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Document Details :

Title: Christian 'Family Beguinages' in 21st Century Belgium
Subtitle: A New Lifestyle for Christians in Times of Liquid Modernity
Author(s): JOIN-LAMBERT, Arnaud
Journal: Marriage, Families & Spirituality
Volume: 23    Issue: 2   Date: 2017   
Pages: 236-250
DOI: 10.2143/INT.23.2.3269029

Abstract :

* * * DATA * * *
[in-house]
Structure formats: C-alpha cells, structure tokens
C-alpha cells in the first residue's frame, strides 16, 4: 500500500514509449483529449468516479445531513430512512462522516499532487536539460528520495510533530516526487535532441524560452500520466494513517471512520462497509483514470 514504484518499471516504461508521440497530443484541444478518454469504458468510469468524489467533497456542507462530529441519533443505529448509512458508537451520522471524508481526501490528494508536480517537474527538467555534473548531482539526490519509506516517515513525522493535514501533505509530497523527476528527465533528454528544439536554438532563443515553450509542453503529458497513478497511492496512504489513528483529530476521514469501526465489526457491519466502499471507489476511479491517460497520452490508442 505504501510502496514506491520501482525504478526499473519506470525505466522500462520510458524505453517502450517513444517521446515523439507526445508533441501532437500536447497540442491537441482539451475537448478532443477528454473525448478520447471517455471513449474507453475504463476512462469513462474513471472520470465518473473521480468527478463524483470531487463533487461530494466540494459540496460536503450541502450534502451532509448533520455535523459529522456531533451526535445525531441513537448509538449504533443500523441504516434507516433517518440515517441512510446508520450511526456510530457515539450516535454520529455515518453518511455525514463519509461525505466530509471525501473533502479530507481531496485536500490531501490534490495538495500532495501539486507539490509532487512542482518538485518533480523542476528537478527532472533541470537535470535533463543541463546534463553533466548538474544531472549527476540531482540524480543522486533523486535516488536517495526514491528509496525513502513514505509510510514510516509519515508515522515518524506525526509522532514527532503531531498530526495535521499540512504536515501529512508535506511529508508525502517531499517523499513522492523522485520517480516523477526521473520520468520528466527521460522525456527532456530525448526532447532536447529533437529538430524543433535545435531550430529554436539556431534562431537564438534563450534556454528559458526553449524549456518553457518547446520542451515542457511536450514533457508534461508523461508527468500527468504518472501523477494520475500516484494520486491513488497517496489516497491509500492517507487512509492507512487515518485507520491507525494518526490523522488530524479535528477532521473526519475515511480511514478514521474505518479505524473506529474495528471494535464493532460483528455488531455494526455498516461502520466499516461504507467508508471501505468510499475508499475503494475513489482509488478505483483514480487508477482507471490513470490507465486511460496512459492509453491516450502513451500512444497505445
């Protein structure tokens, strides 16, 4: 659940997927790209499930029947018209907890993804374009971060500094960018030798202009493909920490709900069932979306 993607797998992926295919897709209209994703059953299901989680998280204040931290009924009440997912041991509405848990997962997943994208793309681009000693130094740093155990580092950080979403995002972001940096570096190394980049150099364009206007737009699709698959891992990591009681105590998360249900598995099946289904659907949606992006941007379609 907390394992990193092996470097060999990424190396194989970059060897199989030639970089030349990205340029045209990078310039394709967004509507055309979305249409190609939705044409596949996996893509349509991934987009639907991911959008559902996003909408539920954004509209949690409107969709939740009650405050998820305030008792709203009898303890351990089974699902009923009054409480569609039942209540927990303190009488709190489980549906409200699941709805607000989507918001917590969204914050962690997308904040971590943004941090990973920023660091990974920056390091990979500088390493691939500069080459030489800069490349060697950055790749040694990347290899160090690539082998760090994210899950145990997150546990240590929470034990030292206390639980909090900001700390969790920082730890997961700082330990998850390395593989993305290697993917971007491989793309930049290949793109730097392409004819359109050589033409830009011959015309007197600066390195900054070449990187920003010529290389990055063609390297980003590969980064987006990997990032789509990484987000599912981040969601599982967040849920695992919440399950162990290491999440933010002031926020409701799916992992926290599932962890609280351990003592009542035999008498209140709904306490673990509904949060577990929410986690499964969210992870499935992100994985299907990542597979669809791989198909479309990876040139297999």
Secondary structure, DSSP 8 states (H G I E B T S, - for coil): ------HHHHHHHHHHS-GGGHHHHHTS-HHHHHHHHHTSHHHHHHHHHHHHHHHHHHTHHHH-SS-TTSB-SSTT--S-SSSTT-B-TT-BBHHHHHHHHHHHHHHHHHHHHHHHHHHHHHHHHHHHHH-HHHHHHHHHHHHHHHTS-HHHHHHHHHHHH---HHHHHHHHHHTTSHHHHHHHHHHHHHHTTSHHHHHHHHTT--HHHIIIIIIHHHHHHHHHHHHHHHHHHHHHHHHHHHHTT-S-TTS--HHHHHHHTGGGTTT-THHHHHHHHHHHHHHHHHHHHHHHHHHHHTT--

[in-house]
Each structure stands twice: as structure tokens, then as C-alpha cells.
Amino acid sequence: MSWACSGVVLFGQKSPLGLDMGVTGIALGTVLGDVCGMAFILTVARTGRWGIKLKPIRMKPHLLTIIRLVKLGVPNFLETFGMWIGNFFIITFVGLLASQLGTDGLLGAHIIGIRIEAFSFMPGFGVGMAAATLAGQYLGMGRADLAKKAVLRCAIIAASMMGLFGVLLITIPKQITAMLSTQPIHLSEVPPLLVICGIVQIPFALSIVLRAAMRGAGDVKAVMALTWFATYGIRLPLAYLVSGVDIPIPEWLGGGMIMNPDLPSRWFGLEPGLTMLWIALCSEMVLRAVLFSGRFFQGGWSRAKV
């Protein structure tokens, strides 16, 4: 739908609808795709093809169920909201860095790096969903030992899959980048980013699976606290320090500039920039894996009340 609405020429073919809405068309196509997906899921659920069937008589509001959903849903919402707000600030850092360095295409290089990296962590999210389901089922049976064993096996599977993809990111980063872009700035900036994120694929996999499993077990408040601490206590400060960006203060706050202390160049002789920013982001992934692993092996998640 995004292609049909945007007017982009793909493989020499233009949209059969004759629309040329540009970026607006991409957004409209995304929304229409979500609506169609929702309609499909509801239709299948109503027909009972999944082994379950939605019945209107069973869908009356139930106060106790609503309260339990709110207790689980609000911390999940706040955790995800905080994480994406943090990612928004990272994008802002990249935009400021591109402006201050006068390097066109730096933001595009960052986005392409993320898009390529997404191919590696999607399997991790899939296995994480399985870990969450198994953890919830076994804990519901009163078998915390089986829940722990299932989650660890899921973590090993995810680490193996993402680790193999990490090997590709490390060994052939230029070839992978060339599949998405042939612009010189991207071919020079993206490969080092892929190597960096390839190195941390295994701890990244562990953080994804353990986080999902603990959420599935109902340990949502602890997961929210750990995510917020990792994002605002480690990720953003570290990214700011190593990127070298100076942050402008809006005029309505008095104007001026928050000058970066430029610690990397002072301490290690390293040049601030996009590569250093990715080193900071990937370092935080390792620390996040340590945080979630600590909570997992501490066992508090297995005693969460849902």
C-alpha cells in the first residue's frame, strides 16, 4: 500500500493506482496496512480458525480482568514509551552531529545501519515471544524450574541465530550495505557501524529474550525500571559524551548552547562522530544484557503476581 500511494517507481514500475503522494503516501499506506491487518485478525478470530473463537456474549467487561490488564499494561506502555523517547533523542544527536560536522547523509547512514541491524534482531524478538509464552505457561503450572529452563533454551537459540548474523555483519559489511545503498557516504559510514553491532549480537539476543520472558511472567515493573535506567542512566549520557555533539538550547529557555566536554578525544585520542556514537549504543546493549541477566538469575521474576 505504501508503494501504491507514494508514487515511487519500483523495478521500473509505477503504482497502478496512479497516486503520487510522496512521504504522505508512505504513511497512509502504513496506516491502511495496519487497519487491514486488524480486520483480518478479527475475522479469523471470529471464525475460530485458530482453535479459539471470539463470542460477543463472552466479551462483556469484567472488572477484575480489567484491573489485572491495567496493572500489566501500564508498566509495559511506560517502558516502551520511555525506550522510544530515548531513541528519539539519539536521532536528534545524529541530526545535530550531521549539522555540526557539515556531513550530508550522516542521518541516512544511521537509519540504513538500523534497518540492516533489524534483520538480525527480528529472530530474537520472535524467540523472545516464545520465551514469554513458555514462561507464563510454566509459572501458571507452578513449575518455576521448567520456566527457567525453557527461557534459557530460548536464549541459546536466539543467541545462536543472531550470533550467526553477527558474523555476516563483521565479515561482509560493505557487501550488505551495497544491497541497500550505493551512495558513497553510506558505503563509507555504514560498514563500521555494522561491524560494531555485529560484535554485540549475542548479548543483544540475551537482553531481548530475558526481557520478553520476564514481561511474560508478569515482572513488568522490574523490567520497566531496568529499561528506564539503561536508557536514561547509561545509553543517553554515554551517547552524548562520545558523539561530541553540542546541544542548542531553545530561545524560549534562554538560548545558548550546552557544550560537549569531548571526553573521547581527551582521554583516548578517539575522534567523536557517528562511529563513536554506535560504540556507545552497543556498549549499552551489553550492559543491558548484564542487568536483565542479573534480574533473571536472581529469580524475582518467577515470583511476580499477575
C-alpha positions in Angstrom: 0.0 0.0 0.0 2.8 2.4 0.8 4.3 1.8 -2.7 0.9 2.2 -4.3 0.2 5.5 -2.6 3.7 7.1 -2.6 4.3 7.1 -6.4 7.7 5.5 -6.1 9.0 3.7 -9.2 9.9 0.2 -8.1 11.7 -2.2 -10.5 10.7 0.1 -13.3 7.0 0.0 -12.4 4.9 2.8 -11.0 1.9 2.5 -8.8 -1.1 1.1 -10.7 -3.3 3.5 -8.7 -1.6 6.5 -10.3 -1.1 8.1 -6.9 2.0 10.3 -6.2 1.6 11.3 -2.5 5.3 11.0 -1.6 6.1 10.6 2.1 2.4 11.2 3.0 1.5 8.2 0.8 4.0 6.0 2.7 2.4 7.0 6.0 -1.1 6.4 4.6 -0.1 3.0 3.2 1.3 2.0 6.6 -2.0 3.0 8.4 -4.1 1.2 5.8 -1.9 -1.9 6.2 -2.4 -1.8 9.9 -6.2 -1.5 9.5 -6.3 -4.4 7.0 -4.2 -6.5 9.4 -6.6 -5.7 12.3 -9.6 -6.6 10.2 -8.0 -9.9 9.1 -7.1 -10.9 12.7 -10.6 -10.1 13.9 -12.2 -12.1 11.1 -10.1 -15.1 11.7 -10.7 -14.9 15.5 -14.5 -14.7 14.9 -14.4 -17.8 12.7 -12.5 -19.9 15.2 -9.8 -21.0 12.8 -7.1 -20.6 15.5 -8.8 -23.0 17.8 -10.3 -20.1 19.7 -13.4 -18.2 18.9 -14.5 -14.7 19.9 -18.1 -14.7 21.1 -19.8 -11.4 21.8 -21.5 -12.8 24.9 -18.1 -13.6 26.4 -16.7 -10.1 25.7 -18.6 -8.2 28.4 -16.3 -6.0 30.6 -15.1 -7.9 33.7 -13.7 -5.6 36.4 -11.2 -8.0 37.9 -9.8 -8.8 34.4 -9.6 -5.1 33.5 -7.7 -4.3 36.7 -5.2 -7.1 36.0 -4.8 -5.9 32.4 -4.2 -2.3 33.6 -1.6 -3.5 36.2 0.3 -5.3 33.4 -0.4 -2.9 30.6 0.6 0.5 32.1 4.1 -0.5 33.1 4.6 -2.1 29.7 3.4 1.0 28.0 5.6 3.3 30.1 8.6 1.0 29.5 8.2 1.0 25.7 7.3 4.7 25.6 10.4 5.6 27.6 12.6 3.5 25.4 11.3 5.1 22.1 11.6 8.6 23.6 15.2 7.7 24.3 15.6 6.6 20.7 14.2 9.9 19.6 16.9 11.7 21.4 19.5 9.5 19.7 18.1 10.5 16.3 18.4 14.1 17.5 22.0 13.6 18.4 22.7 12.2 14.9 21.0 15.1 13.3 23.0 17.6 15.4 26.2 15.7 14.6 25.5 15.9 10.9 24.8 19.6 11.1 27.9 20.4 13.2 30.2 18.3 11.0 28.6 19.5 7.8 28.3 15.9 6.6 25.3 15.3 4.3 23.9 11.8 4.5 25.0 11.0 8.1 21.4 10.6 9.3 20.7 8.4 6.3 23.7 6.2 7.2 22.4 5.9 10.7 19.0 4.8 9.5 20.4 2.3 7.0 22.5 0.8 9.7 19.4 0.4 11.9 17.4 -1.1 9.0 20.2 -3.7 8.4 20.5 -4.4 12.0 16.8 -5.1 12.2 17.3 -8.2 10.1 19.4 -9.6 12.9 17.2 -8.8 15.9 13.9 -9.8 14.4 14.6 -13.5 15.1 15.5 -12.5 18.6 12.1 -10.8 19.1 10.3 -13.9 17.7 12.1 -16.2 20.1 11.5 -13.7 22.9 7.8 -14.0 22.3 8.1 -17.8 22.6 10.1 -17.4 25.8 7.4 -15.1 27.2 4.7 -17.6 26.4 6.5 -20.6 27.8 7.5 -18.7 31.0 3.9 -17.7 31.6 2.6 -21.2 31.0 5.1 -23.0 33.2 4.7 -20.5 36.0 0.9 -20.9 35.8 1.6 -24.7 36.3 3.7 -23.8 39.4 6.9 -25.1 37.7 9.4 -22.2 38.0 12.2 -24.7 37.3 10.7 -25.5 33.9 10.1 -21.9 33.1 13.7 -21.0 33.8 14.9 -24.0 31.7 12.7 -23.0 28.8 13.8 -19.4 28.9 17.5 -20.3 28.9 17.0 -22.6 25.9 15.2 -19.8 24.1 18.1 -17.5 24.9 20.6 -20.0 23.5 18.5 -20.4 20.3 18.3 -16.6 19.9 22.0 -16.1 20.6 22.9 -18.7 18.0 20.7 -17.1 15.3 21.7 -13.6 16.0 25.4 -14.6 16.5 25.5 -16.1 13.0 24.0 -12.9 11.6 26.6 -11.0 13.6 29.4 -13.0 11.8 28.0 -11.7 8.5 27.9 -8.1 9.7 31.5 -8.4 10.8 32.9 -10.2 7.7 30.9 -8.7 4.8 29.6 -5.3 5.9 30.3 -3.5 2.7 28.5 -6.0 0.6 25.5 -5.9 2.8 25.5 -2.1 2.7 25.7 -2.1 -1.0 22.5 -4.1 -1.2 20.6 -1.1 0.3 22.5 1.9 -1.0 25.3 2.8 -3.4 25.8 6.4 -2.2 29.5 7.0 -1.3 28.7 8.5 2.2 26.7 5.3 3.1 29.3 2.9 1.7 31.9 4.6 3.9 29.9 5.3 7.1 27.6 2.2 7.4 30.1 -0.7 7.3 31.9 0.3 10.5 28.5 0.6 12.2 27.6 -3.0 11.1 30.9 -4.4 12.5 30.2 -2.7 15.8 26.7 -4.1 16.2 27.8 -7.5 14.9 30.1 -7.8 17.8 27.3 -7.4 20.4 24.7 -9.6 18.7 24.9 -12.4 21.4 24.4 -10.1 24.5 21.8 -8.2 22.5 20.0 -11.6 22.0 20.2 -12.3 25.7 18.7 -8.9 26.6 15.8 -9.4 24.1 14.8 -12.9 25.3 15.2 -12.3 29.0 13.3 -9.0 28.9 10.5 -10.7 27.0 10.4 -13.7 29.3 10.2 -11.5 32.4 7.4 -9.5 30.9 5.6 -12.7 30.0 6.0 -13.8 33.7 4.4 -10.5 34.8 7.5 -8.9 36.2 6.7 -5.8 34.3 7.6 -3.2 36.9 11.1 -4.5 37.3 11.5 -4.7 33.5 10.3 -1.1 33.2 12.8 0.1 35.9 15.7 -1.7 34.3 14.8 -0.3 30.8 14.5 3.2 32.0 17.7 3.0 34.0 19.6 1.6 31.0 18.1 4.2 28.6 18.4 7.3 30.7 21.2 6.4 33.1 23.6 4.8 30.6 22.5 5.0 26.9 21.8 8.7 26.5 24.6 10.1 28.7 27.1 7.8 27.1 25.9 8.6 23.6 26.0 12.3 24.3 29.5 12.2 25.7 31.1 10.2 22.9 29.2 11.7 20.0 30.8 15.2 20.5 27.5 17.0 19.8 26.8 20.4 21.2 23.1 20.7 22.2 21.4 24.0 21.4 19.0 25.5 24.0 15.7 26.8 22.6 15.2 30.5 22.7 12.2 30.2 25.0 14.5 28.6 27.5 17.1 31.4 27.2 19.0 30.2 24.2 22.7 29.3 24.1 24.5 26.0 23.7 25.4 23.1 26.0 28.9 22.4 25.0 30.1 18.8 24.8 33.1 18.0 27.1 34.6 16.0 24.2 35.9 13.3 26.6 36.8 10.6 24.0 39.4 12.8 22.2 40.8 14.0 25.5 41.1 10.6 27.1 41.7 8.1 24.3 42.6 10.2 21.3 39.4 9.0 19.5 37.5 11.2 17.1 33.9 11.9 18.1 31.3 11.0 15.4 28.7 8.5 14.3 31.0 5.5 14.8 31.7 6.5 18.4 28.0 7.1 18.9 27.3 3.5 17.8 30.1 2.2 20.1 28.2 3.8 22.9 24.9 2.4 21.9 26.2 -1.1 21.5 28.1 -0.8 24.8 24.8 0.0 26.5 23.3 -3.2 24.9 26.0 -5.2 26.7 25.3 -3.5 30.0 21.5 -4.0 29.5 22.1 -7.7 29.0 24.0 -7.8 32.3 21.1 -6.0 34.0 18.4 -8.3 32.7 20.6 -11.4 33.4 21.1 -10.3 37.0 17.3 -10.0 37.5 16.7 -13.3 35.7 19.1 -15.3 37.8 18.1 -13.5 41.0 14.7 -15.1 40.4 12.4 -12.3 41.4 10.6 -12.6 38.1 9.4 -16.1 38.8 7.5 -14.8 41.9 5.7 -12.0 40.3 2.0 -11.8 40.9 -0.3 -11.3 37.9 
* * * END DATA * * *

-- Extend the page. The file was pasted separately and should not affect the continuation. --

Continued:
There is a common phenomenon in Belgium in which individuals or families choose to share their life in some form of communal existence with other individuals or families. Among these, there are several projects that are specifically organized by or for Catholics. These are characterized by being primarily groups of families choosing to construct a shared life around a shared mission. These projects are autonomous, neither religious communities nor part of the new international lay movements but characteristically Christian. With a view to the person’s fulfillment, these projects integrate various dimensions of a person’s social as well as spiritual relations, both individual and familial. The way these communities are organized and the effect they have on the members’ faith development make them very similar to the beguinage movement of the later middle ages. The article examines six different communities in Belgium that have existed for many years. It sets out the different motives involved in their formation, describes their community structure, and gives an account of their different goals. It then engages in a theological reflection on how these different communities as a whole can be said to contribute to the sanctity of its members. The reflection is organized around the themes of sanctification, communion, and mission. The article continues by considering the various ways in which the communities share in an ecclesial dimension, concretizing the vocation of each of the members within a family context. This is examined in terms of the autonomy, strength, and mutual recognition that life in community fosters. It concludes by offering how further reflection on this new lifestyle can contribute to both a theology of the laity and to a renewal of parish life.

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